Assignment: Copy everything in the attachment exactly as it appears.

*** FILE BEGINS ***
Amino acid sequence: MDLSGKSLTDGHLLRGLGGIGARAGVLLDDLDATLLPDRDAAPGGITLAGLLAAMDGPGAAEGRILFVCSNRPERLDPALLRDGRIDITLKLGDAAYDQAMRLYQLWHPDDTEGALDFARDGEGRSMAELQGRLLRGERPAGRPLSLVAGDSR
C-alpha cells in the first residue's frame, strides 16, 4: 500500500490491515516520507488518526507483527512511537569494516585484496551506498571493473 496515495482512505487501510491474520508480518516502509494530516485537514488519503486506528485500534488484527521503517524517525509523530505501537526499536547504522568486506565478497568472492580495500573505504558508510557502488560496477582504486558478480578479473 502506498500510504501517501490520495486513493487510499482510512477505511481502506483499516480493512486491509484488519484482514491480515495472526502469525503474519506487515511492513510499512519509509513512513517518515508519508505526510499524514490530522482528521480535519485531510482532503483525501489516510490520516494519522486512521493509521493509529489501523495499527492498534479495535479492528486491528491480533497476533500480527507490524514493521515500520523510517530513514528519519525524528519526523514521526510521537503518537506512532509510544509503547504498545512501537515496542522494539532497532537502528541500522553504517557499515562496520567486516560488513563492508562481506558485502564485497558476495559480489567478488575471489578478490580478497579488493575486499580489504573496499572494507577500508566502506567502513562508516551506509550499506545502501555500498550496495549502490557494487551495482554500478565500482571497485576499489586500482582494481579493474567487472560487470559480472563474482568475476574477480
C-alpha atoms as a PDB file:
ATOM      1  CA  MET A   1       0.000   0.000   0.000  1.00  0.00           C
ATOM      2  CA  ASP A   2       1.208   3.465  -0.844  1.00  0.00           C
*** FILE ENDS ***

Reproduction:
Amino acid sequence: MDLSGKSLTDGHLLRGLGGIGARAGVLLDDLDATLLPDRDAAPGGITLAGLLAAMDGPGAAEGRILFVCSNRPERLDPALLRDGRIDITLKLGDAAYDQAMRLYQLWHPDDTEGALDFARDGEGRSMAELQGRLLRGERPAGRPLSLVAGDSR
C-alpha cells in the first residue's frame, strides 16, 4: 500500500490491515516520507488518526507483527512511537569494516585484496551506498571493473 496515495482512505487501510491474520508480518516502509494530516485537514488519503486506528485500534488484527521503517524517525509523530505501537526499536547504522568486506565478497568472492580495500573505504558508510557502488560496477582504486558478480578479473 502506498500510504501517501490520495486513493487510499482510512477505511481502506483499516480493512486491509484488519484482514491480515495472526502469525503474519506487515511492513510499512519509509513512513517518515508519508505526510499524514490530522482528521480535519485531510482532503483525501489516510490520516494519522486512521493509521493509529489501523495499527492498534479495535479492528486491528491480533497476533500480527507490524514493521515500520523510517530513514528519519525524528519526523514521526510521537503518537506512532509510544509503547504498545512501537515496542522494539532497532537502528541500522553504517557499515562496520567486516560488513563492508562481506558485502564485497558476495559480489567478488575471489578478490580478497579488493575486499580489504573496499572494507577500508566502506567502513562508516551506509550499506545502501555500498550496495549502490557494487551495482554500478565500482571497485576499489586500482582494481579493474567487472560487470559480472563474482568475476574477480
C-alpha atoms as a PDB file:
ATOM      1  CA  MET A   1       0.000   0.000   0.000  1.00  0.00           C
ATOM      2  CA  ASP A   2       1.208   3.465  -0.844  1.00  0.00           C